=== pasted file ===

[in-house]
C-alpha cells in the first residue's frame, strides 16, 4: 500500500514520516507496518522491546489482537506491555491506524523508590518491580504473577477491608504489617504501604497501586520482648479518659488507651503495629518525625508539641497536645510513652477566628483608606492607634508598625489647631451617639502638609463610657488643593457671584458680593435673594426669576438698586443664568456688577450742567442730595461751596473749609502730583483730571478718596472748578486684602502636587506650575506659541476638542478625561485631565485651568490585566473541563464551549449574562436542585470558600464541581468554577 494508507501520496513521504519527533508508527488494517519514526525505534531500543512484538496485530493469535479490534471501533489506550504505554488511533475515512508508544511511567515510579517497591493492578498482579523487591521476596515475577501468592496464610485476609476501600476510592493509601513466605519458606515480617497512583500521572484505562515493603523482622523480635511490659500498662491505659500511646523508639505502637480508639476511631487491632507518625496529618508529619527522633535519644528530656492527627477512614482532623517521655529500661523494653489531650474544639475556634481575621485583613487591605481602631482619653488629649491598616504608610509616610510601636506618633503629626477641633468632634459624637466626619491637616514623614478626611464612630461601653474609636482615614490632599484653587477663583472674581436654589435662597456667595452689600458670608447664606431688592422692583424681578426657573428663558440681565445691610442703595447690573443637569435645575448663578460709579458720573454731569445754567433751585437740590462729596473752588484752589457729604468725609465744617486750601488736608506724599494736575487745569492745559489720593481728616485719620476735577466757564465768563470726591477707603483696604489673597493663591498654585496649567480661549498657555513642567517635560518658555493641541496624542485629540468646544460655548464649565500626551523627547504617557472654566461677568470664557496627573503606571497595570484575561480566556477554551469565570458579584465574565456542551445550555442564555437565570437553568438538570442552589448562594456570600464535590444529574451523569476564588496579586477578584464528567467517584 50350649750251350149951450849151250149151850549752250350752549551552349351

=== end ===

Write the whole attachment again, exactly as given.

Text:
[in-house]
C-alpha cells in the first residue's frame, strides 16, 4: 500500500514520516507496518522491546489482537506491555491506524523508590518491580504473577477491608504489617504501604497501586520482648479518659488507651503495629518525625508539641497536645510513652477566628483608606492607634508598625489647631451617639502638609463610657488643593457671584458680593435673594426669576438698586443664568456688577450742567442730595461751596473749609502730583483730571478718596472748578486684602502636587506650575506659541476638542478625561485631565485651568490585566473541563464551549449574562436542585470558600464541581468554577 494508507501520496513521504519527533508508527488494517519514526525505534531500543512484538496485530493469535479490534471501533489506550504505554488511533475515512508508544511511567515510579517497591493492578498482579523487591521476596515475577501468592496464610485476609476501600476510592493509601513466605519458606515480617497512583500521572484505562515493603523482622523480635511490659500498662491505659500511646523508639505502637480508639476511631487491632507518625496529618508529619527522633535519644528530656492527627477512614482532623517521655529500661523494653489531650474544639475556634481575621485583613487591605481602631482619653488629649491598616504608610509616610510601636506618633503629626477641633468632634459624637466626619491637616514623614478626611464612630461601653474609636482615614490632599484653587477663583472674581436654589435662597456667595452689600458670608447664606431688592422692583424681578426657573428663558440681565445691610442703595447690573443637569435645575448663578460709579458720573454731569445754567433751585437740590462729596473752588484752589457729604468725609465744617486750601488736608506724599494736575487745569492745559489720593481728616485719620476735577466757564465768563470726591477707603483696604489673597493663591498654585496649567480661549498657555513642567517635560518658555493641541496624542485629540468646544460655548464649565500626551523627547504617557472654566461677568470664557496627573503606571497595570484575561480566556477554551469565570458579584465574565456542551445550555442564555437565570437553568438538570442552589448562594456570600464535590444529574451523569476564588496579586477578584464528567467517584 50350649750251350149951450849151250149151850549752250350752549551552349351